Filmic Context: Print -- Video -- Online
Alexander, Scott, and Larry Karaszewski. The Shooting Script: The People vs. Larry Flynt. New York: Newmarket Press, 1996.
A “must-read” for anyone interested in the making of The People vs. Larry Flynt, this book exhibits a revealing narrative that illustrates the chronological order of events leading up to the production of the film. The writers admit to a fascinating “dramatic legerdemain,” which functioned as a major turning point in the film. In the movie, they portrayed Falwell’s “AIDS is a plague” speech as the catalyst that provoked Flynt to bring Falwell’s case to the Supreme Court. In actuality, Althea’s death had nothing to do with the appeal. The book also contains the screenplay, various scene notes, worthy illustrations, an interview with Milos Forman, and other appendices.
Billen, Andrew. “Larry Flynt, All-American Hero.” The Observer 9 Feb. 1997: 3.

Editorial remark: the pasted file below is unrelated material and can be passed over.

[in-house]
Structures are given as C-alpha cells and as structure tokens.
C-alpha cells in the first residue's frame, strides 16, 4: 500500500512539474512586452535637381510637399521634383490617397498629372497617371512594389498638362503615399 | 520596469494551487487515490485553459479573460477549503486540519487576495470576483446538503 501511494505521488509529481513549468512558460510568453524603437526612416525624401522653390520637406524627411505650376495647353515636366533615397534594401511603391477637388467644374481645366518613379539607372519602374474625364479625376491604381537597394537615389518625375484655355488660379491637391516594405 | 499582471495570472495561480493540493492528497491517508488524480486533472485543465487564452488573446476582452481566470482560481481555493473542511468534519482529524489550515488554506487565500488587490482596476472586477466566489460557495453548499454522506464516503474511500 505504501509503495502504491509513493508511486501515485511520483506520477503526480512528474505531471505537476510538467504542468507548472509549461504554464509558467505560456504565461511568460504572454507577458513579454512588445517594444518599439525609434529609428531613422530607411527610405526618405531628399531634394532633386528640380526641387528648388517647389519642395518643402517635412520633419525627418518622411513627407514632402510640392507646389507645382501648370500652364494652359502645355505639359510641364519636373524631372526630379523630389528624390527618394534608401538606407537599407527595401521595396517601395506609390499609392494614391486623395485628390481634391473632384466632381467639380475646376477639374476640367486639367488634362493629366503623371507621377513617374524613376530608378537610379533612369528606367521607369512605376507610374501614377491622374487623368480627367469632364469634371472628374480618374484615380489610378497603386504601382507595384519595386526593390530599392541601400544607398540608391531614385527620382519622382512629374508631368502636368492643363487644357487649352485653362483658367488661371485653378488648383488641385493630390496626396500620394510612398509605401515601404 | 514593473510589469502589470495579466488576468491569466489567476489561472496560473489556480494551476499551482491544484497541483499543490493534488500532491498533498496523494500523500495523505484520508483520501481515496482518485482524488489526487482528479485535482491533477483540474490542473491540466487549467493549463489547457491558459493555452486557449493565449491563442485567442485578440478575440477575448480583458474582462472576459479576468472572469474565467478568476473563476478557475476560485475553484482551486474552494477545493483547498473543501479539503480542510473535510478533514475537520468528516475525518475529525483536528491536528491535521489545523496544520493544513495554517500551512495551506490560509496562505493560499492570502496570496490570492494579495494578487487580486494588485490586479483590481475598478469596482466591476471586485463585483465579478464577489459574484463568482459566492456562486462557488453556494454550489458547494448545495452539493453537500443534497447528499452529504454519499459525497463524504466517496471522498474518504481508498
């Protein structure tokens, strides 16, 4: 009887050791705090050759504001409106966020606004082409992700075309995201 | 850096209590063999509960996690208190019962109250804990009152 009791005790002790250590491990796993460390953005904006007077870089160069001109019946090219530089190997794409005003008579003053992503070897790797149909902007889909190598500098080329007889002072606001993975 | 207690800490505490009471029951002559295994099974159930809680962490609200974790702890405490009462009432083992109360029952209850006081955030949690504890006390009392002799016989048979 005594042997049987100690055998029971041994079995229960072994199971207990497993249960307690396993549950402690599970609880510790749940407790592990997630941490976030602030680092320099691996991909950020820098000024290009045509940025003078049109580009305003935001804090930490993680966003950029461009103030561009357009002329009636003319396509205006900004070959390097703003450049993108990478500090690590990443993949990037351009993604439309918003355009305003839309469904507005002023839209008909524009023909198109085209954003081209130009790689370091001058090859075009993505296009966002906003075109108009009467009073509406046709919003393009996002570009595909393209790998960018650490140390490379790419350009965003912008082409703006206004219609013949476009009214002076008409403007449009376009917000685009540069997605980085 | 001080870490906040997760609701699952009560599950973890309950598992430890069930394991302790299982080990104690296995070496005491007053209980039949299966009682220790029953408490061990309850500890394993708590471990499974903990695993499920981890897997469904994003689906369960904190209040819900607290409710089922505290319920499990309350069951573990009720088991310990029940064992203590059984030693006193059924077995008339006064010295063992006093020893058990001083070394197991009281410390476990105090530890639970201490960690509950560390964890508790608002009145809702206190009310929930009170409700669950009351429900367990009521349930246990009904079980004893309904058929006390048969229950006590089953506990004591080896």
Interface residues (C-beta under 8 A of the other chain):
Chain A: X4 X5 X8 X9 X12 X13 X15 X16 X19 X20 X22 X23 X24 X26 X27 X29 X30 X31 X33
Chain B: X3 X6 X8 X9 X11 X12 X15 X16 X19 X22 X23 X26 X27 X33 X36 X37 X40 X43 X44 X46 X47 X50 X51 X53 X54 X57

If this article was an attempt to clear up discrepancies between the film and reality, it did not succeed, as it triggered even more debate about Flynt. The ambiguous headline of this article reads “He peddles porn to rednecks. His daughter says he abused her. But at least he believes in free speech…” In this in-depth article, Billen discloses his thoughts about Flynt’s portrayal in the movie based on his interview with Flynt and his research on his life. After a description of the pornographer’s lavish possessions, he illustrates several unhappy events in his past and his subsequent ill physical condition. Disputing Flynt’s claim that the movie is an accurate portrayal of his life, Billen states, “For a film about sleaze, it is squeakily unpornographic. For a film about injury and death, it is remarkably humorous. For borderline art-house, its plotting is so conventional that it follows the structure of a three-act biopic boy from nowhere finds success.” In order to validate or refute criticisms about the contents of Hustler, he asks Flynt a series of possibly incriminating questions—most of which the pornographer turns around in defense of his magazine. In summary, Billen says, “The People vs. Larry Flynt takes its greatest liberty by presenting Flynt as a bucolic innocent, ingenuously tripped up by his libido, incorrigibly but harmlessly anti-authoritarian. This is not the Flynt I meet, a canny businessman who well understands the modern meaning of ‘spin.’”
Podhoretz, Norman. “Lolita, My Mother-in-Law, the Marquis de Sade, and Larry Flynt.” The Best of 1998: The Anchor Essay Annual. Ed. Phillip Lopate. New York: Anchor Books, 1998. 366-95.